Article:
I arrived so early to the airport, I was the first one there. I was so early, the security guard’s name is Ayaan, and we got into such giggles during the security screening that the male guard asked if we knew each other.
At immigration, the officer asks me which guesthouse I stayed in. I tell him I was working here, that I had a house here. It’s always strange, the first time you articulate a change. The first time you use the past tense.
Past security and immigration, the terminal is quiet. The roof is stained glass, with a second floor balcony, framed by wrought iron railings. The gate between the terminal and the tarmac is wrought iron to match, with golden flowers along the top, and great flowering bushes of deep pink on either side. A clock shows the time in Dubai. A small coffee shop makes espressos for a group of men, and for a moment, the sputtering of the coffee machine is the only sound. Nobody is wearing masks.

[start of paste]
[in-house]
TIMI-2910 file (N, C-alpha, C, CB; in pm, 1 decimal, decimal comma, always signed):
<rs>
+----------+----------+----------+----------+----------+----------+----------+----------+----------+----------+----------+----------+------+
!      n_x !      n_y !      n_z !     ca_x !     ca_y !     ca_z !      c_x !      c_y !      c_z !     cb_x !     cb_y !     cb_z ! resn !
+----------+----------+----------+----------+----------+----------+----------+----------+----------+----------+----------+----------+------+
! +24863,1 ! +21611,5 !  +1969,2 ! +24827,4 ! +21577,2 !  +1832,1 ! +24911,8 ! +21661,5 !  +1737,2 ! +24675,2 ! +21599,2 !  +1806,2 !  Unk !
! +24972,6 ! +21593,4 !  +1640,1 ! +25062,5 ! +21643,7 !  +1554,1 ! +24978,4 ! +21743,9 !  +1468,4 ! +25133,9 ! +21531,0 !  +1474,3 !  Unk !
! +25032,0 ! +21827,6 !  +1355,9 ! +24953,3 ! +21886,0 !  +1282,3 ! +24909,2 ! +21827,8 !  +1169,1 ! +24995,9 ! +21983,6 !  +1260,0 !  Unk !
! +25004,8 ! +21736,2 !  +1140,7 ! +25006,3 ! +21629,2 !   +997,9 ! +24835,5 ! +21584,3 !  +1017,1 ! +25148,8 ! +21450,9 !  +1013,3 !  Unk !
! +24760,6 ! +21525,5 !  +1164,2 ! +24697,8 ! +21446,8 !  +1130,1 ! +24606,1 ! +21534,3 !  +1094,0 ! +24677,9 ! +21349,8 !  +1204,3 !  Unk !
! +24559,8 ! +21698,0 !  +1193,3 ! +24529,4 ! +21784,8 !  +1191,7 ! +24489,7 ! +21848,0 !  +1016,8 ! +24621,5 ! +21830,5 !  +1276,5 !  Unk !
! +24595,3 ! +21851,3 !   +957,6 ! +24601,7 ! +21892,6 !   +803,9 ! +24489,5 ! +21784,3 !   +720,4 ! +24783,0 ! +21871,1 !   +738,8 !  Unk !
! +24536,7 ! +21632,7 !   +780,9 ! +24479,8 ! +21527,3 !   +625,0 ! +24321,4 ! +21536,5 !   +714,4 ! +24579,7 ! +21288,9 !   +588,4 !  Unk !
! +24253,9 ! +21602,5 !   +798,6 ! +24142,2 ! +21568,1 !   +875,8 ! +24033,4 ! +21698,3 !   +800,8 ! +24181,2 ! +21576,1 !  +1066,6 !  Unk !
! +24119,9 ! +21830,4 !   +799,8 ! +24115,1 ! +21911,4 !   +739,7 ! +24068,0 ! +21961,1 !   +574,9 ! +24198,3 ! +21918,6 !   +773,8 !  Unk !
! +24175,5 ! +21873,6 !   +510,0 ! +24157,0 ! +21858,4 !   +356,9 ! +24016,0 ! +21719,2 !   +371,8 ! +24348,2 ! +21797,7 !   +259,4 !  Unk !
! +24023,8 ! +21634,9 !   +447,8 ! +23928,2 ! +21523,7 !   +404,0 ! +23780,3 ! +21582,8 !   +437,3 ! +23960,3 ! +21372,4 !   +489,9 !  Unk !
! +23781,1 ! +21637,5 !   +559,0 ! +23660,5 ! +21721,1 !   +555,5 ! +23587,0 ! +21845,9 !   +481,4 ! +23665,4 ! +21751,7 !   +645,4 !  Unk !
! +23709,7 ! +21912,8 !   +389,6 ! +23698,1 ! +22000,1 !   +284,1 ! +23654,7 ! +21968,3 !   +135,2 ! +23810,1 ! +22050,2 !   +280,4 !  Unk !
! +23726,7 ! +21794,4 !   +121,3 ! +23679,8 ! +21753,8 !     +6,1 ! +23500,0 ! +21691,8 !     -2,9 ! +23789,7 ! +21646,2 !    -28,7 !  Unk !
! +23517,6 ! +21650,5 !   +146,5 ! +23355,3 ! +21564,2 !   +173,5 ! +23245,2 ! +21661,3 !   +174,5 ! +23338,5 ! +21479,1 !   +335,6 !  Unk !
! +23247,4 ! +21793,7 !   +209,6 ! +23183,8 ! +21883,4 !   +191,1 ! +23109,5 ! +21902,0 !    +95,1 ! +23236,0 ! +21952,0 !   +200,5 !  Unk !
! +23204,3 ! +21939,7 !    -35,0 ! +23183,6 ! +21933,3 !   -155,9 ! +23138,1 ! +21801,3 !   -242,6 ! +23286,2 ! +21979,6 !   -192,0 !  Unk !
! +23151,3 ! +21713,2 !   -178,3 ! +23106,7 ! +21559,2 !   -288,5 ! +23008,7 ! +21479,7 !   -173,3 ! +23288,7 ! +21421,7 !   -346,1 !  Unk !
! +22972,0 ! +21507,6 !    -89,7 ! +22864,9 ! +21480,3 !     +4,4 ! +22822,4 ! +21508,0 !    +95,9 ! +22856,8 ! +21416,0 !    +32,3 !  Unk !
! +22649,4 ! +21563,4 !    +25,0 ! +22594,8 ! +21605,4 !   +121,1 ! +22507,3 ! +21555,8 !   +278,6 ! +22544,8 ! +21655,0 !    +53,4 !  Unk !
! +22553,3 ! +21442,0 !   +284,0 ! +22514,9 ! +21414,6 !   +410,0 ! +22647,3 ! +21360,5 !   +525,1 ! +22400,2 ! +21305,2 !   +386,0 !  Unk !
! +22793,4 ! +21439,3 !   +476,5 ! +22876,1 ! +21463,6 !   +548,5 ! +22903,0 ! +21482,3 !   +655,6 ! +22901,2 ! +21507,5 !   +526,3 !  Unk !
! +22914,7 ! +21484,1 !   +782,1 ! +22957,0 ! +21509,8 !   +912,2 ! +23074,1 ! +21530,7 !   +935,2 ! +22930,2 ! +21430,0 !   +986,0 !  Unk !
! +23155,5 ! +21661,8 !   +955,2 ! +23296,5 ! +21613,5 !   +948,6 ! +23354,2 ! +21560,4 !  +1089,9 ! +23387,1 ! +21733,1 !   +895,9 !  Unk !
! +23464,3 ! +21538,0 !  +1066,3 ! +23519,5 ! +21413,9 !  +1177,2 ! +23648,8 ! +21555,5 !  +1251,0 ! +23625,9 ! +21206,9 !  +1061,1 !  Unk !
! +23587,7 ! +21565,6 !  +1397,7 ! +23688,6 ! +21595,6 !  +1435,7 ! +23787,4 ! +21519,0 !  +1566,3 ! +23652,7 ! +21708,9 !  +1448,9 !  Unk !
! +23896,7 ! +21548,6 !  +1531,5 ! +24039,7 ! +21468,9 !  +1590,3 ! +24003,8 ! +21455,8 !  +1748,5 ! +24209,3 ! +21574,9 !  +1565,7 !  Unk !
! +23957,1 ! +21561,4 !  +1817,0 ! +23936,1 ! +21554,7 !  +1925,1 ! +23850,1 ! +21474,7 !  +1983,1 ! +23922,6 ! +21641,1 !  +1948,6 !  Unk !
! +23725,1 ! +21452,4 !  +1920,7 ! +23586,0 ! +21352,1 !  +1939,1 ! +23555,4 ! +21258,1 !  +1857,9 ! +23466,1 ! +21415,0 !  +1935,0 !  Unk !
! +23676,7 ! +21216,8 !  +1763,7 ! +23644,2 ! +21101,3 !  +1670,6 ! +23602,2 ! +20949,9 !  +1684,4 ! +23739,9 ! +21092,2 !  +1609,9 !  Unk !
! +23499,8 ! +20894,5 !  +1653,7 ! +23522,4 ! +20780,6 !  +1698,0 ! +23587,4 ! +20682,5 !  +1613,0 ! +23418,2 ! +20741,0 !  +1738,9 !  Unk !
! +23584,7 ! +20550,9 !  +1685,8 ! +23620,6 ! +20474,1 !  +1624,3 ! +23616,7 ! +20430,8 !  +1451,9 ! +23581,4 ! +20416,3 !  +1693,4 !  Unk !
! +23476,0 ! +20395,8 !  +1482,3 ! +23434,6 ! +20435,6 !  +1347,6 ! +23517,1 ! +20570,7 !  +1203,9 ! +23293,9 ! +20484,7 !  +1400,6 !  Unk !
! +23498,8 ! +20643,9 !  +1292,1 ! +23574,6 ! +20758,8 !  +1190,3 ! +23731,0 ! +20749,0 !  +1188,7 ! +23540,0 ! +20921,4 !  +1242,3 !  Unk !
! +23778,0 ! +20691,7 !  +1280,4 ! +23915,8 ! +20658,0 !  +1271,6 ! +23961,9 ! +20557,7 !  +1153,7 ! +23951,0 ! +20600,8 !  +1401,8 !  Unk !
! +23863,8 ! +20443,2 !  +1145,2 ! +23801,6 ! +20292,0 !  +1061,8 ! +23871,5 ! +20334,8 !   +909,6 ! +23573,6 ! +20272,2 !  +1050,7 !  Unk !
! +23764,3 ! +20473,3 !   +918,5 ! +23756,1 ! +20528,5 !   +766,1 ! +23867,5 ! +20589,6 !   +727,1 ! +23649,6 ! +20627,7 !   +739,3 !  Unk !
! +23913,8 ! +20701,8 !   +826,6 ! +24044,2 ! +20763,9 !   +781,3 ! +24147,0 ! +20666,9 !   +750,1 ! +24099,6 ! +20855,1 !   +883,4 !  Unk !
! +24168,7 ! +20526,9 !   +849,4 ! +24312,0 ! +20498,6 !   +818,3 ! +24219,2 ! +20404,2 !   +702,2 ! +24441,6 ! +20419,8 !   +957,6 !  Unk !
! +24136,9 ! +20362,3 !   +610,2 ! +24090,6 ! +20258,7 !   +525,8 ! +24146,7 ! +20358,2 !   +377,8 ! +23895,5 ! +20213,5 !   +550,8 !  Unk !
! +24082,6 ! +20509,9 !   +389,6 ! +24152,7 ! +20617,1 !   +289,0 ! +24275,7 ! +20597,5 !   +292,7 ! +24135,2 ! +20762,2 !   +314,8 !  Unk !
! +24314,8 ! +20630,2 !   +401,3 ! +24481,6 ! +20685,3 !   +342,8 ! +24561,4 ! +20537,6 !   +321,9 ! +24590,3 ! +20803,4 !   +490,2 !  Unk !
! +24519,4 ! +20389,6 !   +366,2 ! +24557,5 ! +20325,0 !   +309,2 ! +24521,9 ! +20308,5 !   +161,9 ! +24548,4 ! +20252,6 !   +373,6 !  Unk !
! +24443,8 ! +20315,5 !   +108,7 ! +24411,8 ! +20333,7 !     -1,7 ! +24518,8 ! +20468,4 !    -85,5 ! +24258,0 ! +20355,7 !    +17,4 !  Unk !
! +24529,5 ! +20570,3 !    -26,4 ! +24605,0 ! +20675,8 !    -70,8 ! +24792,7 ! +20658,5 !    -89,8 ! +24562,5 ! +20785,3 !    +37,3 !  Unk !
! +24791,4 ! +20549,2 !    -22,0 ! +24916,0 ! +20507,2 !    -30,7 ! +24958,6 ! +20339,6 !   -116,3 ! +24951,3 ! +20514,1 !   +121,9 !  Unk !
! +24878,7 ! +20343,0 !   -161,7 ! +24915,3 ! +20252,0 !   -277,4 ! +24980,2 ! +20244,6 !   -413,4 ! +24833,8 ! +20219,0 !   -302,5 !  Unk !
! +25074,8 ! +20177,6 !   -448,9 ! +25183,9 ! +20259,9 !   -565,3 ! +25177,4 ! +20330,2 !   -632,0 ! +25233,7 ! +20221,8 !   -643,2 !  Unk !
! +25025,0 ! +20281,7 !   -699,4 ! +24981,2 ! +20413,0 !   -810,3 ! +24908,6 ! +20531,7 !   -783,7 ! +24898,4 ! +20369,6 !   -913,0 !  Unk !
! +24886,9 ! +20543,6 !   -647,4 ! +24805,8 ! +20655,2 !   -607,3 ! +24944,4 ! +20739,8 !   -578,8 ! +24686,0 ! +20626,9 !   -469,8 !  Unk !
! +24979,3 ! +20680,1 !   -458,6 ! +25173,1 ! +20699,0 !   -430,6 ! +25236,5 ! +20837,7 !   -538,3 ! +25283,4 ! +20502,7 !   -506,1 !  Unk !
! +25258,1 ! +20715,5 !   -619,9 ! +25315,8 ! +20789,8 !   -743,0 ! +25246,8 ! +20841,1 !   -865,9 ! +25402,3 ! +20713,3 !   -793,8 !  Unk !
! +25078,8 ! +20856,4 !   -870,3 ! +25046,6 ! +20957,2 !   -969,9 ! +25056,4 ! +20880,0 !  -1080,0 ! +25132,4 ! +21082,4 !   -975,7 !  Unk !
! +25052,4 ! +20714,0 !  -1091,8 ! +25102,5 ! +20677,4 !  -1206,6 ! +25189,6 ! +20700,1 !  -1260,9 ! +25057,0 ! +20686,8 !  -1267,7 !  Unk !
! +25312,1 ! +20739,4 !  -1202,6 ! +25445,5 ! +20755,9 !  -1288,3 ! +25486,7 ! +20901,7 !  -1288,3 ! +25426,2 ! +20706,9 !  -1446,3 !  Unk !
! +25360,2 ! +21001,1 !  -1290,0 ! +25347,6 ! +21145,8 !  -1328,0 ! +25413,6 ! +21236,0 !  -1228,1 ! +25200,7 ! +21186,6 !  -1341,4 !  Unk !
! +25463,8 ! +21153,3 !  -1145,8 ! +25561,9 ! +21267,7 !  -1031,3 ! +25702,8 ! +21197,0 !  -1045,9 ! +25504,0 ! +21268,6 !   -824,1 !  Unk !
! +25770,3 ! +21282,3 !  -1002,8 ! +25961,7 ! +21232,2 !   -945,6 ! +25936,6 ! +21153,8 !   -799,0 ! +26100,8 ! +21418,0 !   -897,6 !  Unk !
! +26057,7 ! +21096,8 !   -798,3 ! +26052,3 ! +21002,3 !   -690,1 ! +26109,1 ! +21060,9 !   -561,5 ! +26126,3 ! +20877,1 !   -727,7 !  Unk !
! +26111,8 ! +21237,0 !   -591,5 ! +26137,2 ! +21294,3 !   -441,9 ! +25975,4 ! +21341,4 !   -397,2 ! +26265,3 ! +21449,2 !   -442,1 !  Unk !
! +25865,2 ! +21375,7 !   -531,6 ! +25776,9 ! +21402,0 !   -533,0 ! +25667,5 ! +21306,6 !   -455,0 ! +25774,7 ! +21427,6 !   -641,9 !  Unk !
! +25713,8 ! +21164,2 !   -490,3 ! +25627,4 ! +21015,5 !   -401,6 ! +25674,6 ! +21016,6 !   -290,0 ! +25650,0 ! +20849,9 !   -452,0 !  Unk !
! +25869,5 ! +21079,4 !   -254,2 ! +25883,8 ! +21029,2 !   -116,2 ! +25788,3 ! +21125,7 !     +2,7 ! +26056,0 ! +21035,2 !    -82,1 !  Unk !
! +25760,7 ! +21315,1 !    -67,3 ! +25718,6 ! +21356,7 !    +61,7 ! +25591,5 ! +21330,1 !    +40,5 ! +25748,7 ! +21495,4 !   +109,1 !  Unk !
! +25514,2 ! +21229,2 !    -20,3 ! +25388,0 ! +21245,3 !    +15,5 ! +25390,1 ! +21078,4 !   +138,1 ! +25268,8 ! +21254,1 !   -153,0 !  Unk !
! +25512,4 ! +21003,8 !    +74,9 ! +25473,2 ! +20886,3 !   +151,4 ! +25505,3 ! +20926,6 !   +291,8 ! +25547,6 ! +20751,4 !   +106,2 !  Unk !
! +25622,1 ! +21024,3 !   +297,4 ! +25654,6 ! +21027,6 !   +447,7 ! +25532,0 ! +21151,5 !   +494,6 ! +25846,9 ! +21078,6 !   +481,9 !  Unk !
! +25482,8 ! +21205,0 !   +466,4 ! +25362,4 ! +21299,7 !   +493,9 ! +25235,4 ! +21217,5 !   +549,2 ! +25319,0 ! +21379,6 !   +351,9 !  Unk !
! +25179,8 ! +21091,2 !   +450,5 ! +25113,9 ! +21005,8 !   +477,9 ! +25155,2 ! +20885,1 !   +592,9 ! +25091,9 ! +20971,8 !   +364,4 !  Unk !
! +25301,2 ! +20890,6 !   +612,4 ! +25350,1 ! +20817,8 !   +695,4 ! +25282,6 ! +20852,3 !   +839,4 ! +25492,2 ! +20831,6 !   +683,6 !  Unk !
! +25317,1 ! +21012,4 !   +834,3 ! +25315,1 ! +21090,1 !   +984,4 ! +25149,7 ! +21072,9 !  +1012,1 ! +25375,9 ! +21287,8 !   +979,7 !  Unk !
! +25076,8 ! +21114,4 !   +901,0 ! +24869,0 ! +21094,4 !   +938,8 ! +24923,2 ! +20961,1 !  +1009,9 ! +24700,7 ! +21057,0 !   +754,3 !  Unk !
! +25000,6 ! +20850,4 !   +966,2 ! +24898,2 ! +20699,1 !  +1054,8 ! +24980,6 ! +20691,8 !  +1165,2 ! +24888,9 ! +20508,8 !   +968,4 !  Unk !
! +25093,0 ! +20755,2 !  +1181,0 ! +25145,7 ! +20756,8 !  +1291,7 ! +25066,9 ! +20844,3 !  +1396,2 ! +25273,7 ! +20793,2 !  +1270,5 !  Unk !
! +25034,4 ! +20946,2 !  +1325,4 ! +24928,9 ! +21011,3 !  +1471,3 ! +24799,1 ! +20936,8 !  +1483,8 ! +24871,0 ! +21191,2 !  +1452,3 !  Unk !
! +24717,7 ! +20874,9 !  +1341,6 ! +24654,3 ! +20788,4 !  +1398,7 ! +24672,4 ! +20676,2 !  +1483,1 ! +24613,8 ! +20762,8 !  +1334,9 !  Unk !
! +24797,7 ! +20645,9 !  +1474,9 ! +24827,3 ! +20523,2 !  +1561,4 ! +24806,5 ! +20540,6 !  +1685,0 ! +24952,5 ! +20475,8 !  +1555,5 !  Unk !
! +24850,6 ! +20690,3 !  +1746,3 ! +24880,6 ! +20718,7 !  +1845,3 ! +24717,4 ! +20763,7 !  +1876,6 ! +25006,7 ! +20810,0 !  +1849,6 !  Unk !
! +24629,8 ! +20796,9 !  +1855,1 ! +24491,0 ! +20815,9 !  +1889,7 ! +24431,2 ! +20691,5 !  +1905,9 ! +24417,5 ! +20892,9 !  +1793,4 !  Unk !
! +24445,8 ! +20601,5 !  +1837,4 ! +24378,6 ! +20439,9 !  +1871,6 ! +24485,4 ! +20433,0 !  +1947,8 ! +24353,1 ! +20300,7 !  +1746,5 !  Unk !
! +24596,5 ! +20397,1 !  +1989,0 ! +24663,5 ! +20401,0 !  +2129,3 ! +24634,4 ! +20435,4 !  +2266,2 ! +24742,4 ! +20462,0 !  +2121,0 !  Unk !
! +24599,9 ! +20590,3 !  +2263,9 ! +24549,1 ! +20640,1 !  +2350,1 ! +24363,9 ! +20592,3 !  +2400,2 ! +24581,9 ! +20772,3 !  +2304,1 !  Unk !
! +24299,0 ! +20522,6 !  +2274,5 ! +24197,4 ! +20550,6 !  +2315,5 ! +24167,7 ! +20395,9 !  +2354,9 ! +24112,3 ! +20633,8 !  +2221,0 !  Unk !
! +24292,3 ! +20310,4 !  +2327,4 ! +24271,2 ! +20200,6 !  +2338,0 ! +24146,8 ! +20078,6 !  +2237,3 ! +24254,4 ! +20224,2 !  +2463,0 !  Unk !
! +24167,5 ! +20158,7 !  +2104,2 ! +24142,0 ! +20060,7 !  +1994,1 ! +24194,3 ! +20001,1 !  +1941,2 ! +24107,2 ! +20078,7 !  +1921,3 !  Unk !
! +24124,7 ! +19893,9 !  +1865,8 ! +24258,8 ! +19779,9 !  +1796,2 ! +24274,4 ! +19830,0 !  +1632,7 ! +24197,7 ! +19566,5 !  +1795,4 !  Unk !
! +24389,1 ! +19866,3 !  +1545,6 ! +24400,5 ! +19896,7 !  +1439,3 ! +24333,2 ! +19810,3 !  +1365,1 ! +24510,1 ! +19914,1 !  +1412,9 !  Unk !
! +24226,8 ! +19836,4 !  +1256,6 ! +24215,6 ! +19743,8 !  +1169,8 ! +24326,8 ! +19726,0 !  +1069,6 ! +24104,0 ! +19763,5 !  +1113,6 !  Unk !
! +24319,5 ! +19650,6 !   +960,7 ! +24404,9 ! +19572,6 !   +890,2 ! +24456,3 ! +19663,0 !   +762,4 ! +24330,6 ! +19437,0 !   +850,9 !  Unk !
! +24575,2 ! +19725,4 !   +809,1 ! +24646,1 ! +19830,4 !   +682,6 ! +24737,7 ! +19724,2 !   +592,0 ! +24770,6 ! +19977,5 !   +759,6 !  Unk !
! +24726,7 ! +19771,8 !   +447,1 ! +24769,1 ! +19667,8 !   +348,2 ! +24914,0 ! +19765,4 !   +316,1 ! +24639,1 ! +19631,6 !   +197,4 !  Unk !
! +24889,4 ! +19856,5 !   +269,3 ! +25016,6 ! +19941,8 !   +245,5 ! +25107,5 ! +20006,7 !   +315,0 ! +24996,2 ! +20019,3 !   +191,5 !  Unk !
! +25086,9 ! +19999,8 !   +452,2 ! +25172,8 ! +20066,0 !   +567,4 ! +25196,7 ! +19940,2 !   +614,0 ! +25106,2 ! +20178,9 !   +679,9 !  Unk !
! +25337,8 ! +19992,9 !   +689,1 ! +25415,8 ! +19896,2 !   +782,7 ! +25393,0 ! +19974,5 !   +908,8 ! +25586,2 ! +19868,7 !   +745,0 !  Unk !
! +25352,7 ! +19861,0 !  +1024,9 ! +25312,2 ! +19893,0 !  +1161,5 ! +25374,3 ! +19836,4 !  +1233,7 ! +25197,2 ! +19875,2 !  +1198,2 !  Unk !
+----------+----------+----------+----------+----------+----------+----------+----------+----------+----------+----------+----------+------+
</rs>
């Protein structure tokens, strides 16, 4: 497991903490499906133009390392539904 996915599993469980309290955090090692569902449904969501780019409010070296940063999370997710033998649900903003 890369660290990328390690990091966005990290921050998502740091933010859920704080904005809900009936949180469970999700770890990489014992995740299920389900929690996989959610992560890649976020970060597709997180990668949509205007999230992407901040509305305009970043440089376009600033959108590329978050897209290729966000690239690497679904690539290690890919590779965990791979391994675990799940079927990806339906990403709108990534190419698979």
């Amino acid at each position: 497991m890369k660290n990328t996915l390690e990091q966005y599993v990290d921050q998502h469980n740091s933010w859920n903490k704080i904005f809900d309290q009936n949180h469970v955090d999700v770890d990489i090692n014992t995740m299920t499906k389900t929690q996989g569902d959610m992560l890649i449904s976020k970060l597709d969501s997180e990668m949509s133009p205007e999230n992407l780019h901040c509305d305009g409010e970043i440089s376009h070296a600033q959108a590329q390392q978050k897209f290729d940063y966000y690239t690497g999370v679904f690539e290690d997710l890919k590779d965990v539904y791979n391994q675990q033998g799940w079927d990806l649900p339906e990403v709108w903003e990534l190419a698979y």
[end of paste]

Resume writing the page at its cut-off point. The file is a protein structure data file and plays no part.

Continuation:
For a moment, I cannot help but feel that this is not an airport, that I am waiting for a tiny cup of coffee instead of an airplane to take me out of the country. For a moment, it feels as though I am staying, as though I will relax by the flowers and the stained glass and then return to my house.
There are still four clothespins on my clothesline.
But I will not return to that house. I have already been stamped out of the country. Airports are a one-way stream of people, pushing us towards the beyond, towards the tarmac past the gate, to the collapsible staircases leading us to the great flying machines. For the moment, I know my fate. I chose it. The bird will swallow me, and spit me out across an ocean.